The rapid advance of artificial intelligence and tools like Chat GPT has led to a lot of anxiety. Despite the hype about a robot takeover, though, it’s likely AI will gradually become a part of our jobs as a tool to help ease workloads, rather than replace us. However, research suggests that AI may have other downsides - including an increase in loneliness and sleep problems among workers.
AI is already changing the nature of work and in some cases, it’s taking over the mundane tasks we don’t particularly enjoy doing. But a new study suggests this automation comes at a cost – employees who use AI are more likely to experience loneliness, poor sleep and fall into bad habits, including drinking heavily after work.
The research was led by Pok Man Tang, an assistant professor of management at the University of Georgia who had previously worked in an investment bank where he used AI systems. Tang and his team carried out four experiments in the US, Taiwan, Indonesia and Malaysia – and found the results were consistent across different cultures.
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In one experiment, 166 engineers at a Taiwanese biomedical company who worked with AI systems were surveyed over three weeks about their feelings of loneliness and sense of belonging. Colleagues rated each other on their helpful behaviours, and family members reported on participants’ sleeping habits and after-work alcohol consumption.
Employees who interacted more frequently with AI systems were more likely to experience loneliness, insomnia and increased after-work alcohol consumption. The three other studies – carried out at an Indonesian real estate firm, a Malaysian tech company and a mix of US employees across different sectors – revealed similar results.
Although the research findings are correlational – meaning they don’t directly prove that AI causes loneliness – they do reveal a link between the two. But why might this association exist?
Ultimately, the researchers suggest, it’s because humans are social animals that need to interact with each other. Real-world social connections provide us with a sense of belonging – and a lack of belonging, or loneliness, is linked to feelings of displacement, insecurity and stress. In fact, neuro-imaging research has found that social exclusion is registered by the brain as a physical injury.
“The rapid advancement in AI systems is sparking a new industrial revolution that is reshaping the workplace with many benefits but also some uncharted dangers, including potentially damaging mental and physical impacts for employees,” said Tang. “Isolating work with AI systems may have damaging spillover effects into employees’ personal lives.”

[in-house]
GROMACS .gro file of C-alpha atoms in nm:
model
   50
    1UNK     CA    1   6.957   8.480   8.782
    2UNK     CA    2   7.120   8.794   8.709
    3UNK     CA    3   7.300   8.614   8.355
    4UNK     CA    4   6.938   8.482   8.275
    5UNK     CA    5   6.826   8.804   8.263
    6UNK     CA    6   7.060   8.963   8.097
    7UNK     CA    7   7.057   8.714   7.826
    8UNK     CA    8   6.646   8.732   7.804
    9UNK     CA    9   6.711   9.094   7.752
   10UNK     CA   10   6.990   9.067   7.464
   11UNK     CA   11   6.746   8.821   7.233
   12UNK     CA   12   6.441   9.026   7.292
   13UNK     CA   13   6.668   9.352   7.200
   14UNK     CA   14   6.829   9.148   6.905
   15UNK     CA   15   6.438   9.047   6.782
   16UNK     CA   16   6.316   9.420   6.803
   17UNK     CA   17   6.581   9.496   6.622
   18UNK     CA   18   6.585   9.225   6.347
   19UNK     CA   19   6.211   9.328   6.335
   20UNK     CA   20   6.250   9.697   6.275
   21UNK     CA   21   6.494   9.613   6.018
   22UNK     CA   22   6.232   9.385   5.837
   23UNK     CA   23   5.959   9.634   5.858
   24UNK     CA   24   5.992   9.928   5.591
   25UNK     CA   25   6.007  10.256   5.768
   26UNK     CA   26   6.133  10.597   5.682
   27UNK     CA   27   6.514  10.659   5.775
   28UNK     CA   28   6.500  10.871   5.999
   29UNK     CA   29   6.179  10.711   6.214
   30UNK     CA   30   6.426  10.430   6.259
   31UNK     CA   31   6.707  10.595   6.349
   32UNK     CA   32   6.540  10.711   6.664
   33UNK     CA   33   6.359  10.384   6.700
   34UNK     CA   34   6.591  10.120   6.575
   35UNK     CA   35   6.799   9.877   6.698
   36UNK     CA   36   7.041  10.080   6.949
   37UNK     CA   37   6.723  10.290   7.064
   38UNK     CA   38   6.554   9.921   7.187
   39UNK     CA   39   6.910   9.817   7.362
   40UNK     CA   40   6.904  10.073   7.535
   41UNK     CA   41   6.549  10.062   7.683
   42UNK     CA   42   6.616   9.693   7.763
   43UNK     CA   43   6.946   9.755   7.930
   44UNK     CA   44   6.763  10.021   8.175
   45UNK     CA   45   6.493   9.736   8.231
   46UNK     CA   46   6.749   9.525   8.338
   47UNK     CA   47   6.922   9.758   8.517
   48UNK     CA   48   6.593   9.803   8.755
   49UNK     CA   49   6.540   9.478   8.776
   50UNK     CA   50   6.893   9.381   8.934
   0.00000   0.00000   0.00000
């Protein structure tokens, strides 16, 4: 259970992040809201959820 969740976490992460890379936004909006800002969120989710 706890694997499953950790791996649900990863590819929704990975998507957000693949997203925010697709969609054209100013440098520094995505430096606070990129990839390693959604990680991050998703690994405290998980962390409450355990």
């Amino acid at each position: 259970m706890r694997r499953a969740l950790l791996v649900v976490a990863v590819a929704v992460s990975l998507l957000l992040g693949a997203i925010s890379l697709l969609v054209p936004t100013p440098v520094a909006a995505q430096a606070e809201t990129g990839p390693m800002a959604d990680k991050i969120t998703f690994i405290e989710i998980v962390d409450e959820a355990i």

The research is particularly troubling considering the workplace already has an isolation problem. A study by Glassdoor found that six in ten people with less than five years of work experience are lonely all or most of the time. Only half of those surveyed said they connected socially with coworkers once a month, despite 89% saying a sense of belonging is essential for workplace satisfaction.
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Although the study raised the possibility that AI systems may increase isolation, it’s important to note that the results also highlighted some advantages. The researchers found that people who used AI systems were more likely to help other people. This may be because AI enabled people to work faster, giving them more spare time. Or, because lonely workers want to help coworkers in order to connect with them.
Studies have also highlighted several ways AI may help benefit us, although the research is mixed – in part, because the technology is still new and we don’t know much about its psychological impact on humans. For veterans who are reluctant to speak to a person, virtual therapists may help provide much-needed mental health support. And AI can also help detect when someone has had a fall in their home.
Other studies suggest ‘companion robots’ could help reduce chronic loneliness among older people, including those with dementia. However, the researchers emphasise, robots are no replacement for human interaction. They may simply offer a temporary solution until society prioritises social connectedness in elderly care.
According to Tang, AI systems could focus more on tedious and repetitive tasks, leaving people more time for social-based activities like team decision-making. But whether the technology is used to free up time for socialisation or to replace it, Tang urges employers not to think of AI systems as the answer to our workplace problems – their effectiveness depends entirely on how we use them.